Mortal Meal Header
Image via Goblin Council

Mortal Meal is a melancholic slice of Haunted PS1

Sad horror? Misery?

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If you’re like me, you enjoy your horror best when it’s sad. Video games can’t really scare me anymore, but gosh, they sure can get me depressed. Not that it’s difficult. A happy memory can depress me.

Anyway, a portion of Mortal Meal was featured on the Haunted PS1 Demo Disc: Spectral Mall compilation that was released back in 2022. The Haunted PS1 Demo Disc is sort of a nexus for experimental, lo-fi horror, and somehow I’m not on their mailing list. Thankfully, it usually passes my radar eventually.

Mortal Meal is perhaps a direct take on the genre, being largely a walking simulator. It’s also not terribly scary, but then, how would I know? It’s more focused on telling a melancholic narrative while weaving in a bit of levity and some fantastic horror imagery.

Mortal Meal Vomit Wall
Image via Goblin Council

Sounds gay. I’m in.

You’re dead. A good boy is running around with your disembodied heart, and your ghost rises from that. A big part of Mortal Meal is figuring out who you were and why you’re dead. To do so, you start off by following the trail of blood back to your corpse.

I’m not really sure how much to give away in terms of the plot. The headline provided to me was a “gay romance story wrapped up in a horror game,” so I can at least say that. Which is nice. Gay romance is rarely approached in the same way as, say, lesbian romance, so it’s nice to see the orientation approached in the way of Mortal Meal. The gay part isn’t as central as the romance. It’s just romance with two dudes, is what I’m saying.

Where Mortal Meal succeeds best is presenting a mystery. Much of the game is figuring out first who you are, who this other guy is, and what all this has to do with your death.

Reuse of Assets

Mortal Meal makes great use of its lo-fi aesthetic. The world frequently shifts into a more surreal, nightmarish version of itself. Not only does this add some light gameplay that moves a bit outside the walking simulator framework, but it shows off some great – and I can’t believe I’m saying this – reuse of assets. Look, the asset pipeline is usually a bottleneck for indie games, and seeing one that can make cool-looking levels by reusing existing assets in interesting ways; it’s kind of exciting to me for some reason. It feels like the soul of small development. You always hear stories about how, like, the deku stick texture in Ocarina of Time is Link’s hair texture stretched out, and that’s just neat.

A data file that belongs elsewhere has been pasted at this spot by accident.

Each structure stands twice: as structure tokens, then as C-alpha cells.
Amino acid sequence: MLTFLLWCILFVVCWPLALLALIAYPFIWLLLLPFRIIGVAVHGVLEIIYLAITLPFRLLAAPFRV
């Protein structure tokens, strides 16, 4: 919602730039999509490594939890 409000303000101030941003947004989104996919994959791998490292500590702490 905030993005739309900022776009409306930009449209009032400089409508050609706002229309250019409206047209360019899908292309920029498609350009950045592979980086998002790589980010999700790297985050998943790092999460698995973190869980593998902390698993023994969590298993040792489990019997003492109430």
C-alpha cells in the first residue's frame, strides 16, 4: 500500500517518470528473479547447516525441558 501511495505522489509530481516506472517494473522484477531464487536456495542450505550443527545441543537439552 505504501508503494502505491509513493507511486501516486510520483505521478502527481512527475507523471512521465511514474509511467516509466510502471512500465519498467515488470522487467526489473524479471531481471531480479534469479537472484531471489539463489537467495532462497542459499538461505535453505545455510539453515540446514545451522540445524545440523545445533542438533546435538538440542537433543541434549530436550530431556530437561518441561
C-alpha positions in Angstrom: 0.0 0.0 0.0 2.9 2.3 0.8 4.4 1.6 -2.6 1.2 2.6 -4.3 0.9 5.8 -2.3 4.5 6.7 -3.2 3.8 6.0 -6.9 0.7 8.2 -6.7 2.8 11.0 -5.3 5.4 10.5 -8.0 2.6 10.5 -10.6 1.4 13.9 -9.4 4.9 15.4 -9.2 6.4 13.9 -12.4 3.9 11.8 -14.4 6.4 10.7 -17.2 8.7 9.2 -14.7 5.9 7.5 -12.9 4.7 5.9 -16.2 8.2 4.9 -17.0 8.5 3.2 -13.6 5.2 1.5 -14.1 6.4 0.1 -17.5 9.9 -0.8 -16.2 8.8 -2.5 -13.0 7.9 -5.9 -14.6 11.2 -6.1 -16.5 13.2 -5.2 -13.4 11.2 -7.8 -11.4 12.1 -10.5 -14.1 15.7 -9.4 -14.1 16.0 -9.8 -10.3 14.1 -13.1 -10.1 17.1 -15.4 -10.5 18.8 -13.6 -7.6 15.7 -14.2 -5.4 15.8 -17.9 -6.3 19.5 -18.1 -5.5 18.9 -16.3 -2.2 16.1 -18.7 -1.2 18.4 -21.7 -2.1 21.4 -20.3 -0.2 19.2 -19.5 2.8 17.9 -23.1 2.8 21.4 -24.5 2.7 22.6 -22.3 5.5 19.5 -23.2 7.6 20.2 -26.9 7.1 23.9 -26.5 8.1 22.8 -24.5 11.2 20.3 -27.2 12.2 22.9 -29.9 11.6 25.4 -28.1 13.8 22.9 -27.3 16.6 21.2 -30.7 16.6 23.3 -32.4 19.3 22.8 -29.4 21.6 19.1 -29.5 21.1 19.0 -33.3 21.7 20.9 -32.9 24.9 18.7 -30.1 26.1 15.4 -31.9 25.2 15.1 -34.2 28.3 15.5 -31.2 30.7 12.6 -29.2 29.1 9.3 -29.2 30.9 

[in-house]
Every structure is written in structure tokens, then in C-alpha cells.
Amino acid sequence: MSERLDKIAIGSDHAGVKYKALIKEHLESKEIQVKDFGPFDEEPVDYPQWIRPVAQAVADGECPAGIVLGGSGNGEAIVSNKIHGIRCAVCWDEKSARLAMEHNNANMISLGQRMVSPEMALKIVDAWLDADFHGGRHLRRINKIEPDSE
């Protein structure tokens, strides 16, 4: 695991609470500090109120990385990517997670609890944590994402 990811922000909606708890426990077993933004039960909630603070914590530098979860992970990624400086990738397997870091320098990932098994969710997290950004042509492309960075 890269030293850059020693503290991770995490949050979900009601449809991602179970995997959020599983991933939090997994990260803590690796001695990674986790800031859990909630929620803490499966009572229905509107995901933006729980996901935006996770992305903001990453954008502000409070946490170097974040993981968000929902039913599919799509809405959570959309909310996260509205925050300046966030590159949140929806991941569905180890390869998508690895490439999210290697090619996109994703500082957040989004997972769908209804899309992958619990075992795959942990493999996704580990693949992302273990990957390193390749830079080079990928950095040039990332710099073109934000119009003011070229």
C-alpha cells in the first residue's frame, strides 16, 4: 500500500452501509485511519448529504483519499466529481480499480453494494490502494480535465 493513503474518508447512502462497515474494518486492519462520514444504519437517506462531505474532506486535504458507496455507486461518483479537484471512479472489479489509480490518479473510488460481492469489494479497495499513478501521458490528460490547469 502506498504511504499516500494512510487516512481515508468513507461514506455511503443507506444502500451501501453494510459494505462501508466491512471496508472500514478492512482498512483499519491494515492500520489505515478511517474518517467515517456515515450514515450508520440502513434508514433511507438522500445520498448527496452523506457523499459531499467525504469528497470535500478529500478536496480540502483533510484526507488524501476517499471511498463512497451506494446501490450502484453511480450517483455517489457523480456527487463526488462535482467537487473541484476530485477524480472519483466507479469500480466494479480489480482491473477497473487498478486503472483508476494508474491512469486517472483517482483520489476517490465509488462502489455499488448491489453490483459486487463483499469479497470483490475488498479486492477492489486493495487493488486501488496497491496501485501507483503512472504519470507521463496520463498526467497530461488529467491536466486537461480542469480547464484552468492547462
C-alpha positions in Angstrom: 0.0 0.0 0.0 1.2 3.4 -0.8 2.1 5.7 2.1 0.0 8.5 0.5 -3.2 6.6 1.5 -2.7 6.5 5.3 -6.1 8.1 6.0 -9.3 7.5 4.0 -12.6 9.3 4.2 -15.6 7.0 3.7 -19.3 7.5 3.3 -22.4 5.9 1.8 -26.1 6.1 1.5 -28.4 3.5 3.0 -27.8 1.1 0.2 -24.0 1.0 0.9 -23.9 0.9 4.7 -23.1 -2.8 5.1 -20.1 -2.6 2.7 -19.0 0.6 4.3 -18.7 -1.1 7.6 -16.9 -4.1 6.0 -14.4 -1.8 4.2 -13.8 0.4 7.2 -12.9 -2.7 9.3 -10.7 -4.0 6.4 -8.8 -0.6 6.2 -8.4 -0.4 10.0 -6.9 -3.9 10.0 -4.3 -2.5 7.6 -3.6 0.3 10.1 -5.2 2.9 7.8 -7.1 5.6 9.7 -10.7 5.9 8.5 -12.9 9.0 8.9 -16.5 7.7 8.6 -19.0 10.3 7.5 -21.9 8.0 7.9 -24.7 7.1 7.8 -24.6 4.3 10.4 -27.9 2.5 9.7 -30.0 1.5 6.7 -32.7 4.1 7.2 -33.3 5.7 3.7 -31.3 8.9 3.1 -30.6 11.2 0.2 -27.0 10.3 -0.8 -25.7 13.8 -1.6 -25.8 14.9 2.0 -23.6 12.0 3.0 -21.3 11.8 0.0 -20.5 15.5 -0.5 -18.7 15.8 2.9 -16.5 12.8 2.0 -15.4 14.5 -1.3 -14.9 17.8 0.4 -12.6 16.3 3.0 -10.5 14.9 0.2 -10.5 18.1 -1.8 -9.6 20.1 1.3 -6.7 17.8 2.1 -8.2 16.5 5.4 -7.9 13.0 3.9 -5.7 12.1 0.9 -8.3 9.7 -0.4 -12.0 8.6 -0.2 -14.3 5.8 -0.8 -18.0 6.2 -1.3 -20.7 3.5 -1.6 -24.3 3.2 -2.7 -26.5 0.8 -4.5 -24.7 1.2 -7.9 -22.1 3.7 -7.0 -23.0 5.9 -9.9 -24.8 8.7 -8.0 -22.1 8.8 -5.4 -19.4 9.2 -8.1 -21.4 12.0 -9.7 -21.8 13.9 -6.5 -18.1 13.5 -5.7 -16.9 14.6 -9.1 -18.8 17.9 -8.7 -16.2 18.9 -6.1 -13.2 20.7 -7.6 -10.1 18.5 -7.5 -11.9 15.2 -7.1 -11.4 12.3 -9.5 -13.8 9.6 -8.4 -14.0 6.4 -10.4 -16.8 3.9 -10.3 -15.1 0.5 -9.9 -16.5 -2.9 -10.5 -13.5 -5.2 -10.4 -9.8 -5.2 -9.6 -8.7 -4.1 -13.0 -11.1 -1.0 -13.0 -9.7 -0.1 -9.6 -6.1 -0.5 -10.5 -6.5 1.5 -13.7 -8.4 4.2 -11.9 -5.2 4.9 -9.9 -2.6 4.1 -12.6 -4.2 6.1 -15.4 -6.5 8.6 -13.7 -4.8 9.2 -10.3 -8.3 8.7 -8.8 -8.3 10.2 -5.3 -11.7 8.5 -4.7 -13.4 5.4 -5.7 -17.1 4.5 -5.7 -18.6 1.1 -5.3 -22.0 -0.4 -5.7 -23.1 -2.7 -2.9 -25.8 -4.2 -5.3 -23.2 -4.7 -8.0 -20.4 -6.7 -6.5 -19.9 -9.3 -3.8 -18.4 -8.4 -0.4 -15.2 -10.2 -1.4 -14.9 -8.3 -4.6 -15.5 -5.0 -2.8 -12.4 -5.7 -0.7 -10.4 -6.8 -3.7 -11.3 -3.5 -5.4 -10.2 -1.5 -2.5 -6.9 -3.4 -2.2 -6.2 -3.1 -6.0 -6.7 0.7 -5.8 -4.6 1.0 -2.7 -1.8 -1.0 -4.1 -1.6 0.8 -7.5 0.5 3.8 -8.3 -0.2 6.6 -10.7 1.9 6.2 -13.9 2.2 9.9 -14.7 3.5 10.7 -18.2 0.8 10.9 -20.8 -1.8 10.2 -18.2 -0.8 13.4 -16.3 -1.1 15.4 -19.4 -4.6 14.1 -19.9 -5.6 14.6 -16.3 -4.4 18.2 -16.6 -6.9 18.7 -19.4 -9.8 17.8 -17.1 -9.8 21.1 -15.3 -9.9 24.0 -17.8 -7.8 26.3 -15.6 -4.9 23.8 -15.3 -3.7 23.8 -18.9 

But the nightmarish transformations the world takes are also pretty cool. One part that stuck out to me was the full moon turning into an eyeball that glances around. Spooky. You’re also frequently pursued by a monster that eats ghosts. It has this patchwork texture over a skeleton on it, and that’s lo-fi gold right there.

Mortal Meal does stumble a bit with the pacing. The mystery gets solved quite a ways before the end, and the rest is a little flat. You’re given three objectives to get through at the end, and one of them is breaking into a grocery store. It gives you a series of five puzzles – about three puzzles too many – and then the spirit attacks you. Then the next two objectives are mainly accomplished by going and getting something.

It does, however, have a moment where you cook soup, and I’m not kidding when I say that’s fantastic.

Lofi Computer Store
Image via Goblin Council

Soup’s on

Another unfortunate downside to Mortal Meal is that it’s $14. That’s not a huge number, but the game clocks in at about an hour long. There are other comparable lo-fi horror games that are longer and cost around the same amount. Maybe a few dollars isn’t worth getting upset about, but it’s worth noting.

On the other hand, Mortal Meal has weird additional replay value through unlockable modifiers that are speckled throughout the world. Again, worth keeping in mind.

Cost aside, however, Mortal Meal is a worthwhile little experience. It’s most successful when it comes to aesthetics, but its narrative and gameplay are perfectly serviceable. I think Goblin Council is a developer that could benefit from a budget because even with this relatively small production, they’ve shown off considerable chops.

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Zoey Handley
Staff Writer - Zoey is a gaming gadabout. She got her start blogging with the community in 2018 and hit the front page soon after. Normally found exploring indie experiments and retro libraries, she does her best to remain chronically uncool.